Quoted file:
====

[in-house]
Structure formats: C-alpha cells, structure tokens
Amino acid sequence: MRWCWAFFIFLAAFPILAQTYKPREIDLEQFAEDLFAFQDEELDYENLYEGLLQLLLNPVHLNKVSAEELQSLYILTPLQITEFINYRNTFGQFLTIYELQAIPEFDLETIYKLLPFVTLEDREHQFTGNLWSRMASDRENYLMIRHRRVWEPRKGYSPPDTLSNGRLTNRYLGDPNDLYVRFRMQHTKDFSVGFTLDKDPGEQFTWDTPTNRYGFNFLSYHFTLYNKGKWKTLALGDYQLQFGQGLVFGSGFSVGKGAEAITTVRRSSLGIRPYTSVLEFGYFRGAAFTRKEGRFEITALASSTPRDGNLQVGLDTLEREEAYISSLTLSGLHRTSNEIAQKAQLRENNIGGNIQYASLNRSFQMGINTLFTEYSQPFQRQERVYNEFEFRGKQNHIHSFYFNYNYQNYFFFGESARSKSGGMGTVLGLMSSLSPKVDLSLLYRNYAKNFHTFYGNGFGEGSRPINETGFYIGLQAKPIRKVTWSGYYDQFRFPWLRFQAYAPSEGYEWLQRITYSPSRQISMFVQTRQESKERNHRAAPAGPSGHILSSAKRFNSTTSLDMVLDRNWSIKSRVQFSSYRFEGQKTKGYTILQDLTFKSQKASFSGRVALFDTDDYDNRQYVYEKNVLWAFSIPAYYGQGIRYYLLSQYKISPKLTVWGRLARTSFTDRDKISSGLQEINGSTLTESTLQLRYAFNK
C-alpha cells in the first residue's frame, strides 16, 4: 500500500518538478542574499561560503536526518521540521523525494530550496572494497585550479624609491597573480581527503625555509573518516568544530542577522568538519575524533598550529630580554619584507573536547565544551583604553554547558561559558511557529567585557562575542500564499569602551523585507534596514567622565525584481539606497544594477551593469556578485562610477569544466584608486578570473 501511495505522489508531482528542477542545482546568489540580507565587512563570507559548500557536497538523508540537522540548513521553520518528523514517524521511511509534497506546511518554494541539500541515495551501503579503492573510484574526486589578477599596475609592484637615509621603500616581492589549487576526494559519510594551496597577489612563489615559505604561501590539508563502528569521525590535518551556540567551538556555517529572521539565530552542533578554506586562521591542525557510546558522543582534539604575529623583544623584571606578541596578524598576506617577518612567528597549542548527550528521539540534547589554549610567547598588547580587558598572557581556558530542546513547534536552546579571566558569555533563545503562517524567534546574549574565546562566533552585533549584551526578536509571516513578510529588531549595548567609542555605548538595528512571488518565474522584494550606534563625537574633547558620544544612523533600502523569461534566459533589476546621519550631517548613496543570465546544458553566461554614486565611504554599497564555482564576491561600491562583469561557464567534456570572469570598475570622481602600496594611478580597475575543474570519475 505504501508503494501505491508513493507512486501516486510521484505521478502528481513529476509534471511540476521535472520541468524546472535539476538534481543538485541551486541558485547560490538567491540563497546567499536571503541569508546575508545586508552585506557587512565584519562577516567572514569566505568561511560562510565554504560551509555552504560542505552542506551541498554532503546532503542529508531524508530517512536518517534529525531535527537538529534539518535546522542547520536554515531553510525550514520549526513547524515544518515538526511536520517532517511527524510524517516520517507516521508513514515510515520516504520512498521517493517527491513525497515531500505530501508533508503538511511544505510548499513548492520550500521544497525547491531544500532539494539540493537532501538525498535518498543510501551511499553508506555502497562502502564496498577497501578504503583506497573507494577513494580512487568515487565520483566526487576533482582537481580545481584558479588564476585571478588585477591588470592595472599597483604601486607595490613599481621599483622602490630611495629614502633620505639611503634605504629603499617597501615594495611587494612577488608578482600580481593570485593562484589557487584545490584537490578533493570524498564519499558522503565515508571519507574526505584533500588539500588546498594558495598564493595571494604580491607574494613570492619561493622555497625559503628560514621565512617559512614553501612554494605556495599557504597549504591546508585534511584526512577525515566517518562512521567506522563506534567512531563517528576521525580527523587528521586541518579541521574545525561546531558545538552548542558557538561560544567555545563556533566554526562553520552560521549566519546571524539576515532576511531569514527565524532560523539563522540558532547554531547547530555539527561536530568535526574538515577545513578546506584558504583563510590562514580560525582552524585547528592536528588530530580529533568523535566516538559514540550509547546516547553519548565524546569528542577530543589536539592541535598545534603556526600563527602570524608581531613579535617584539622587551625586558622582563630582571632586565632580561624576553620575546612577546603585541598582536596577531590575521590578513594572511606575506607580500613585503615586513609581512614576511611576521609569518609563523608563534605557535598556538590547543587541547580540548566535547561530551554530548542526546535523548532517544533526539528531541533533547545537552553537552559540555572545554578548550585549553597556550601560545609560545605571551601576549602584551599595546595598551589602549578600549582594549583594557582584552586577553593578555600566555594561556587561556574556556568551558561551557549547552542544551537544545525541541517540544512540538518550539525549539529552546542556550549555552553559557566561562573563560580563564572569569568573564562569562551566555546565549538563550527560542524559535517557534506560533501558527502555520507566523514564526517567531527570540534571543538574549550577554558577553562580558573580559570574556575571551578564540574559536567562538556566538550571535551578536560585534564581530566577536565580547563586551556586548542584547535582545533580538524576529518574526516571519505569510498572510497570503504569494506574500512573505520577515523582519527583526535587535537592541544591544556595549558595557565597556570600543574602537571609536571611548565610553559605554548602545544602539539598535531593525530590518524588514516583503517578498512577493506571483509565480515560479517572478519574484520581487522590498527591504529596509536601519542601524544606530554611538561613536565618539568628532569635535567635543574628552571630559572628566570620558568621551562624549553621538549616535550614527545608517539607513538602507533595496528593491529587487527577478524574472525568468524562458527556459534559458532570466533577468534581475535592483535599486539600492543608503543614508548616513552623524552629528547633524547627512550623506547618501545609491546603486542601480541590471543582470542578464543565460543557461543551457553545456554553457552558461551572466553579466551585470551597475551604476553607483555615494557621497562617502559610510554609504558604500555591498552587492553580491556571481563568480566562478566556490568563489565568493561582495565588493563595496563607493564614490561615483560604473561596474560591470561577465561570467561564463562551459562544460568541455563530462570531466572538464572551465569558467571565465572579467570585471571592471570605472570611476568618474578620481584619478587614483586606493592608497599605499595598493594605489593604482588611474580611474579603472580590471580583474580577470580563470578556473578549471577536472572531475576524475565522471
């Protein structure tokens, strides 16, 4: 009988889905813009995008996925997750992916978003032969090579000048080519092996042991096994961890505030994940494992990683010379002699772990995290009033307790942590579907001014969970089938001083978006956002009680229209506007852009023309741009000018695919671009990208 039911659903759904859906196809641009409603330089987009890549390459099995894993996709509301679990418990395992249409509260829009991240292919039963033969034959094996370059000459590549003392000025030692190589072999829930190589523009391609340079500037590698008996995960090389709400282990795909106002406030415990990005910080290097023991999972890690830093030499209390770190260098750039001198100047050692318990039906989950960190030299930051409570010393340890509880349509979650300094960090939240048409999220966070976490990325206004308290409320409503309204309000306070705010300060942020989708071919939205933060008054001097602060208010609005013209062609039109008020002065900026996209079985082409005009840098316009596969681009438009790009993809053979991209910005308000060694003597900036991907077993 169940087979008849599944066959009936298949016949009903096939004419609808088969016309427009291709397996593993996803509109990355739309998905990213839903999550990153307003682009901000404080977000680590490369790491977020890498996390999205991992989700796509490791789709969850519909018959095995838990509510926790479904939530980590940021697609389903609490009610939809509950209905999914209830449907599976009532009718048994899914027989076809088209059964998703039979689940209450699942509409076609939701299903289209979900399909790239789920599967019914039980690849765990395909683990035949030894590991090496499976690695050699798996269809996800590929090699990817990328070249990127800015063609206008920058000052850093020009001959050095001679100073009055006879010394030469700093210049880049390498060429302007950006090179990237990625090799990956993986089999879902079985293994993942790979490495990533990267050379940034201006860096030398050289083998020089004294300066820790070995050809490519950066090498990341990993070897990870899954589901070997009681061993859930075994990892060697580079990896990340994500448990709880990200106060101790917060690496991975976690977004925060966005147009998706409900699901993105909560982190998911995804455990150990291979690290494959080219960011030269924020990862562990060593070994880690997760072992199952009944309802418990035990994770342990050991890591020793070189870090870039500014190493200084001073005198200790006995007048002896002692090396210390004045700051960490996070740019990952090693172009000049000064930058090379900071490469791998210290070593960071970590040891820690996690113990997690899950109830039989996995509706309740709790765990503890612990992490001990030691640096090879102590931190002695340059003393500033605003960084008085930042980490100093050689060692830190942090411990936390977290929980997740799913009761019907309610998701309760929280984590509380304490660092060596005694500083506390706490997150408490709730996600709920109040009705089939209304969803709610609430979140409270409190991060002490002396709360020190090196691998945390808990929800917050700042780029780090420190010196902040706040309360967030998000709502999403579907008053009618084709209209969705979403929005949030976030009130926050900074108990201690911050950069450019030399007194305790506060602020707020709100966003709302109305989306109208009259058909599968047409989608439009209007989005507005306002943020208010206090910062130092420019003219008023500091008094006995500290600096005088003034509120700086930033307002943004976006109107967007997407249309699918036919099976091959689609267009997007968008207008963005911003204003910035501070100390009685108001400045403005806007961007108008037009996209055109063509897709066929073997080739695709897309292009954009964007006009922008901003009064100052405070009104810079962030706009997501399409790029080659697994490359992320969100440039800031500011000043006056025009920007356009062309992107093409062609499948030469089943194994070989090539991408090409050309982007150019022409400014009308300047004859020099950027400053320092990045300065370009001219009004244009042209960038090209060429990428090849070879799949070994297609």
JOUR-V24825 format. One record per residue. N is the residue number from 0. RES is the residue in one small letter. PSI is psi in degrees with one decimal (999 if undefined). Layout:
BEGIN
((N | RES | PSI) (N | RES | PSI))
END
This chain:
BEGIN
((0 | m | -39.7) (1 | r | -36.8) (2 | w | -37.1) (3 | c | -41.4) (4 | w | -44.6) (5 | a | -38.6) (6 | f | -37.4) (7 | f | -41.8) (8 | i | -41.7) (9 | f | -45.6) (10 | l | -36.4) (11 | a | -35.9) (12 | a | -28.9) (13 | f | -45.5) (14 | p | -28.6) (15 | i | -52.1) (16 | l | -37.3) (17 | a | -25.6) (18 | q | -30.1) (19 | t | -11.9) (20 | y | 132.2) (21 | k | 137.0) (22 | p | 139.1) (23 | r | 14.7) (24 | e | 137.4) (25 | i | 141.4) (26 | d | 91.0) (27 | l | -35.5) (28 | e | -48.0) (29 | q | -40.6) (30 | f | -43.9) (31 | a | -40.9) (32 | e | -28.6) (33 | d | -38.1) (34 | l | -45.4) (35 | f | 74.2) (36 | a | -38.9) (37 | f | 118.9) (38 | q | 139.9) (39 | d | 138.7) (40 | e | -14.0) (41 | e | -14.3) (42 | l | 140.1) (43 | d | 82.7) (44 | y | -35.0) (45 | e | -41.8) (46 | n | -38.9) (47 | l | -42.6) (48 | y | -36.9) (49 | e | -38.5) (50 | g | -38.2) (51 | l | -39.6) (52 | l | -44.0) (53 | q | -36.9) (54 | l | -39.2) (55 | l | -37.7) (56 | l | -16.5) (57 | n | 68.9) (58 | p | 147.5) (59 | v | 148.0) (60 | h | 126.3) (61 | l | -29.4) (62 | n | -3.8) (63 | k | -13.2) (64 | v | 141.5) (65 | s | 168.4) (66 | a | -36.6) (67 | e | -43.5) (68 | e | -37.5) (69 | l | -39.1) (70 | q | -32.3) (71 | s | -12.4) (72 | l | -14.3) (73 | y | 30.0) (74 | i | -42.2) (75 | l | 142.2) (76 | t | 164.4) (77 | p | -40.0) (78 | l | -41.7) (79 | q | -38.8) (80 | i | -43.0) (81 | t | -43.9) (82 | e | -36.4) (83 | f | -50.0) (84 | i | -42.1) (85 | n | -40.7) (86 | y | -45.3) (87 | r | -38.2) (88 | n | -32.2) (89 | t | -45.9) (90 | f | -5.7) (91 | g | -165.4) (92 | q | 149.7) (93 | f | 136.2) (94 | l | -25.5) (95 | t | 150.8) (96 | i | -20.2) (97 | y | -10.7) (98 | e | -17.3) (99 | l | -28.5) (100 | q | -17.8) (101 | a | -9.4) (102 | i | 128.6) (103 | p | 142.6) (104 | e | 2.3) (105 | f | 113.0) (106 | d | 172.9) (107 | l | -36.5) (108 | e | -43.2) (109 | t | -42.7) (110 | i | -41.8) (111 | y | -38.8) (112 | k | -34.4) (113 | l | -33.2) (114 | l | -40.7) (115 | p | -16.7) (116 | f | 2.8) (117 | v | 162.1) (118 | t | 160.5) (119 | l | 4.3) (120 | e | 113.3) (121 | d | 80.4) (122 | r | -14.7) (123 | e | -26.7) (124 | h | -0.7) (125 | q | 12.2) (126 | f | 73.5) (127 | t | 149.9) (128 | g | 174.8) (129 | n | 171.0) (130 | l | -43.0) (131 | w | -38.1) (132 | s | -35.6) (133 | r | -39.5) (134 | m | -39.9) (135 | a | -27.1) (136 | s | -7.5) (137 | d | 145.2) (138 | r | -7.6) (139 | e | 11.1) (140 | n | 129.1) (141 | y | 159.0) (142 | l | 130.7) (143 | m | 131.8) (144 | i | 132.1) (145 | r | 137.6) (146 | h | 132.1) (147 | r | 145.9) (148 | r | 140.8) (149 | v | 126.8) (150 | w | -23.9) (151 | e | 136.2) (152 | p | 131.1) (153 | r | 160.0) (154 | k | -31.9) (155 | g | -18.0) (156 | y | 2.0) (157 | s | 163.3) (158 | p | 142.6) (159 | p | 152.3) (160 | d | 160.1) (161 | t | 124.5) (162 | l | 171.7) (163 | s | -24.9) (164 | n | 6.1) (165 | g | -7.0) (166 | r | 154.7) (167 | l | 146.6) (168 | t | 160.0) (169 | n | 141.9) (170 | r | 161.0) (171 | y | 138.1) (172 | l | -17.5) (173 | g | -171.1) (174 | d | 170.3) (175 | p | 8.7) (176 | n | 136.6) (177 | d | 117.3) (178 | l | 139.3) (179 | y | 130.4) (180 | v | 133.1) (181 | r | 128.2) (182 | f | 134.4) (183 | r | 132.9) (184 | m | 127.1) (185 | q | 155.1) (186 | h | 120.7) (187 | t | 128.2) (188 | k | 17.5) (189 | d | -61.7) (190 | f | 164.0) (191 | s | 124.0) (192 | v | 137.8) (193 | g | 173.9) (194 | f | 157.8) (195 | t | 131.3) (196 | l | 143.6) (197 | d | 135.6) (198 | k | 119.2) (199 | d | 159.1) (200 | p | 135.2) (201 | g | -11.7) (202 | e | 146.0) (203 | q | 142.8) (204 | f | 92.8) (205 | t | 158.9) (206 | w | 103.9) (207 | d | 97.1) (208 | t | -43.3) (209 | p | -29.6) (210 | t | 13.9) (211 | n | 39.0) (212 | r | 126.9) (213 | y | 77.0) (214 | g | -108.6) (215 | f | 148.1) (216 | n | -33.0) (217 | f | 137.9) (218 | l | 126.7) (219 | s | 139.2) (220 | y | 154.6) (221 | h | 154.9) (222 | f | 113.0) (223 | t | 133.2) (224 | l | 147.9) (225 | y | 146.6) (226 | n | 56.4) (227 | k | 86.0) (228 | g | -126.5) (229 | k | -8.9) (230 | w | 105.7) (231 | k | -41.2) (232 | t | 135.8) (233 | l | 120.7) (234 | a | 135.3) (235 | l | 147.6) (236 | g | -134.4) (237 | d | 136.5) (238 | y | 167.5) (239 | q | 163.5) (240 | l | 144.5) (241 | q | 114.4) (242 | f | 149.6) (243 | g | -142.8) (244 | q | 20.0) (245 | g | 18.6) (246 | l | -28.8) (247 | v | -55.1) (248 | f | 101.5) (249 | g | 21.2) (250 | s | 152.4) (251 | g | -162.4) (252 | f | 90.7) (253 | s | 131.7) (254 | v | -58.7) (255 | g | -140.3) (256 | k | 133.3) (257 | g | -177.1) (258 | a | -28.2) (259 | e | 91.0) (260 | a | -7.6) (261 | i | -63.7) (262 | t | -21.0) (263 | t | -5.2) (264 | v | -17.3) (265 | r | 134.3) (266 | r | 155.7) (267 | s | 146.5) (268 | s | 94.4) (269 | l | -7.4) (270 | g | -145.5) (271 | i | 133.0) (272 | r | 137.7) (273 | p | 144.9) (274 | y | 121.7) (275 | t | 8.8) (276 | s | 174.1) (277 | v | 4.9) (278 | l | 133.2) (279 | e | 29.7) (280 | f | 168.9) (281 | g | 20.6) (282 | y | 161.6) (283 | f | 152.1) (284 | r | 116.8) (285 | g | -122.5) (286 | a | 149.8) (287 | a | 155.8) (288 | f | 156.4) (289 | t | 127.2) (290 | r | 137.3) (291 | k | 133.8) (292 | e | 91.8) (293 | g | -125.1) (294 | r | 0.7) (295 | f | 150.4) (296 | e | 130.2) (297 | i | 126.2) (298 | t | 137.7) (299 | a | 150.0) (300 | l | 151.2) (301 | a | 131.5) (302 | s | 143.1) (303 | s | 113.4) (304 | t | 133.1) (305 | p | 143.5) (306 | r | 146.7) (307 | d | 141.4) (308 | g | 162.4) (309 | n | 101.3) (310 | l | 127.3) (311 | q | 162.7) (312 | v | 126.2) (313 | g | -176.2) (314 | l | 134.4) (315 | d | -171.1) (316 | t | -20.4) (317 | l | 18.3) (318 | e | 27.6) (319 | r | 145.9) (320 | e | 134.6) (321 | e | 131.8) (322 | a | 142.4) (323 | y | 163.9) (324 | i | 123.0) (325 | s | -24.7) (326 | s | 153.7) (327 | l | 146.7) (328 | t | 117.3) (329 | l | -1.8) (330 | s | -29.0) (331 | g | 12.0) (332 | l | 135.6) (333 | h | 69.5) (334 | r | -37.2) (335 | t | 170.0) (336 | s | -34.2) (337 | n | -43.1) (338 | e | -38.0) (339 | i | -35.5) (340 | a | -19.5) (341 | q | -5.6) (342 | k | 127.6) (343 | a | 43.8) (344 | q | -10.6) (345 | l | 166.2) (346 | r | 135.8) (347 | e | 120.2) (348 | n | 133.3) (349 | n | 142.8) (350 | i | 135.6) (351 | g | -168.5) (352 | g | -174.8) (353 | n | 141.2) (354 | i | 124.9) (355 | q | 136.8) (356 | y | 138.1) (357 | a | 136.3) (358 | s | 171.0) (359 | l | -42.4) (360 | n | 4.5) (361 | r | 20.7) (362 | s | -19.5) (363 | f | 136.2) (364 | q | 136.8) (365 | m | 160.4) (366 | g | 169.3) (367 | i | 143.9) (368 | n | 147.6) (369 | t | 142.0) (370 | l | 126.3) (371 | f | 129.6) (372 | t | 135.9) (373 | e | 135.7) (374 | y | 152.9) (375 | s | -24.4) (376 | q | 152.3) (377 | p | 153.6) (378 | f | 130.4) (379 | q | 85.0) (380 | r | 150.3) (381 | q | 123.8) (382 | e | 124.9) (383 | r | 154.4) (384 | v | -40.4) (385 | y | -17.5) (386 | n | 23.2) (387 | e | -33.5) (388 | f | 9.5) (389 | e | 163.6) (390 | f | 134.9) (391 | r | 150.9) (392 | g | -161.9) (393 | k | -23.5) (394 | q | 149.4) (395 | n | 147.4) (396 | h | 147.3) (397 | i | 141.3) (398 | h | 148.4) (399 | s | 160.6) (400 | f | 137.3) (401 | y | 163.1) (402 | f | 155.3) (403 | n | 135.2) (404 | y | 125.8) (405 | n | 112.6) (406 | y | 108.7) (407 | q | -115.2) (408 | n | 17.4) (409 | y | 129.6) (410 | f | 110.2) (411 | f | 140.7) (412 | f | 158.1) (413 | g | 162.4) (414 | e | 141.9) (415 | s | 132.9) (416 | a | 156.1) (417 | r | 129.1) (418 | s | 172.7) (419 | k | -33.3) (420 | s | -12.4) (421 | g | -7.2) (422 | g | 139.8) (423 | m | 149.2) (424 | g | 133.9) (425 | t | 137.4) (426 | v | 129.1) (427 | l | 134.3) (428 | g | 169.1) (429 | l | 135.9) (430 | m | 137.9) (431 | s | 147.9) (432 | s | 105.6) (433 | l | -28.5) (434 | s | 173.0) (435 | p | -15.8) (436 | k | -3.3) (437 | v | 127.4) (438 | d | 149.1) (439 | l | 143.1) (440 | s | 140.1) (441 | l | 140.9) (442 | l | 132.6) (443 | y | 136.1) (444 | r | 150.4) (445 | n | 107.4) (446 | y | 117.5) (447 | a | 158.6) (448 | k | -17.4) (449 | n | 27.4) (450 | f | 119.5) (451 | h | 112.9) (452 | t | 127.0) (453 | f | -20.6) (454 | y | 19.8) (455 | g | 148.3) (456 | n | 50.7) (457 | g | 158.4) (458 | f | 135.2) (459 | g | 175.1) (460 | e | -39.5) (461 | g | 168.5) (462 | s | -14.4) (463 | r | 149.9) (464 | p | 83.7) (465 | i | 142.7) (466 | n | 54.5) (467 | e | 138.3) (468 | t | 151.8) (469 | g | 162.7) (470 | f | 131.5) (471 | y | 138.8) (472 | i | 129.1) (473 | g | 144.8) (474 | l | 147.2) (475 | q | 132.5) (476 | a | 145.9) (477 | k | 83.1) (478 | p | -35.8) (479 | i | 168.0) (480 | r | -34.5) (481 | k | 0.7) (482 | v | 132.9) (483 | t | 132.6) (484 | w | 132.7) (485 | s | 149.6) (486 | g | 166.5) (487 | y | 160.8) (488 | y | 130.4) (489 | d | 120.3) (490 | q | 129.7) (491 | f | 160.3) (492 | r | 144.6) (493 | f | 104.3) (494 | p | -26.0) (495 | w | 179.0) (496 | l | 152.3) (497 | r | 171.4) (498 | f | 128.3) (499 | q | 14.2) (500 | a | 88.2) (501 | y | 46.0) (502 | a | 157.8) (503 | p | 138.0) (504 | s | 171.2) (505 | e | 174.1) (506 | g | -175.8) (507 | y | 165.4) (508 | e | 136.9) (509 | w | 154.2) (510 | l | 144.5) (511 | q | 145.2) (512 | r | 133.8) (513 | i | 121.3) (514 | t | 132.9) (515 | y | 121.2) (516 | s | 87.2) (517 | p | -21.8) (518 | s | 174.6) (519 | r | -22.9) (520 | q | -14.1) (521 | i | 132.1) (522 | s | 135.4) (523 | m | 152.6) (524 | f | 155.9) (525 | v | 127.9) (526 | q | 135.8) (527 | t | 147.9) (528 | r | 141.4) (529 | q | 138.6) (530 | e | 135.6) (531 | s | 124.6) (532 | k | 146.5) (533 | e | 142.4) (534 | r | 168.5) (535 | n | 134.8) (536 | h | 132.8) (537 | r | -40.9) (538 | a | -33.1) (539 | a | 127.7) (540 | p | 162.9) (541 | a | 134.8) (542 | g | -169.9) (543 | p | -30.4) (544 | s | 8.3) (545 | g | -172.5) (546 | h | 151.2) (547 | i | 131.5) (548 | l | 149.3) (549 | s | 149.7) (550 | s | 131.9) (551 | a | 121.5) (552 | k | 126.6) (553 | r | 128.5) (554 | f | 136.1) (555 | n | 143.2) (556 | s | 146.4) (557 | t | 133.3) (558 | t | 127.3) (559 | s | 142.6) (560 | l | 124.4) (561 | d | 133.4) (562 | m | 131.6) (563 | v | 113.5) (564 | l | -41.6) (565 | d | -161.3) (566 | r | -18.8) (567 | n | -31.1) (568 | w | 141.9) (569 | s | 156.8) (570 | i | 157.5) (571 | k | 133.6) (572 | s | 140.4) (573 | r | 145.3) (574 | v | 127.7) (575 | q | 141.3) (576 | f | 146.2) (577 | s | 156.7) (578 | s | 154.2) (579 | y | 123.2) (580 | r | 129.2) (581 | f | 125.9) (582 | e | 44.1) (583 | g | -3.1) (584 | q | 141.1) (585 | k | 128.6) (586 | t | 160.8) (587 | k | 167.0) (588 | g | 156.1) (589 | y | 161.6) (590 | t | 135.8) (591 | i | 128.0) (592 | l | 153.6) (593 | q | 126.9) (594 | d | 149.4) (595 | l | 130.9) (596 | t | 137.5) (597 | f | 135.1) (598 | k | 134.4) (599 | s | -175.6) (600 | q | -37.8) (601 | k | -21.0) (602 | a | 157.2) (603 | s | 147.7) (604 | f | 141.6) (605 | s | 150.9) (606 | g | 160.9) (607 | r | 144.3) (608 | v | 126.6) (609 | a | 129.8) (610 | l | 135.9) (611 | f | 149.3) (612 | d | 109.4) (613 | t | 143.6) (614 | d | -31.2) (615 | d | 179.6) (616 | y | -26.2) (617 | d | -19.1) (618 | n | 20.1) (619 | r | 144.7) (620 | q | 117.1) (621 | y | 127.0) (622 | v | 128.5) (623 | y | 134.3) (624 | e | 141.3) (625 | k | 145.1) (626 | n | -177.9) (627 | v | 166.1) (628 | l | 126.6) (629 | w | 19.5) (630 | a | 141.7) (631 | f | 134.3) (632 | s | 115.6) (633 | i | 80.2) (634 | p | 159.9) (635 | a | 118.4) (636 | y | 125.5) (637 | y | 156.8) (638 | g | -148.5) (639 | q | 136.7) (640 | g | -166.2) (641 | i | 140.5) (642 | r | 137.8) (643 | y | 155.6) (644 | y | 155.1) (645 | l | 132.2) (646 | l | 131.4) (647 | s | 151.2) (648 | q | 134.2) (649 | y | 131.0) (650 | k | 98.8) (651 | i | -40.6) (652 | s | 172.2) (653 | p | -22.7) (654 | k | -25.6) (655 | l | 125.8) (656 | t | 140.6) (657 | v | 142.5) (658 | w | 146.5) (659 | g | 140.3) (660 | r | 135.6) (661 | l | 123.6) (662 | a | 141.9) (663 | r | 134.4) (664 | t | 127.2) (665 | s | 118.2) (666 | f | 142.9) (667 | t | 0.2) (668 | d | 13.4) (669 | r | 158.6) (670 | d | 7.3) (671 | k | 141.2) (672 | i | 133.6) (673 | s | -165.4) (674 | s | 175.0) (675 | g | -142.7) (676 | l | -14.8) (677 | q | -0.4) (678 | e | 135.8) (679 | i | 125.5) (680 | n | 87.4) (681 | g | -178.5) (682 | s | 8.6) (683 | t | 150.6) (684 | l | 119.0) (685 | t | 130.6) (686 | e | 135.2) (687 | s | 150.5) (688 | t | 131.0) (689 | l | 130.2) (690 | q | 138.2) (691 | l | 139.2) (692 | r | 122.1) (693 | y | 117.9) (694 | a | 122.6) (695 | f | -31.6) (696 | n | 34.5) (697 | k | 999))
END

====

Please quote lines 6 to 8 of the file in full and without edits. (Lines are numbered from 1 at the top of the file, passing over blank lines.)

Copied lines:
JOUR-V24825 format. One record per residue. N is the residue number from 0. RES is the residue in one small letter. PSI is psi in degrees with one decimal (999 if undefined). Layout:
BEGIN
((N | RES | PSI) (N | RES | PSI))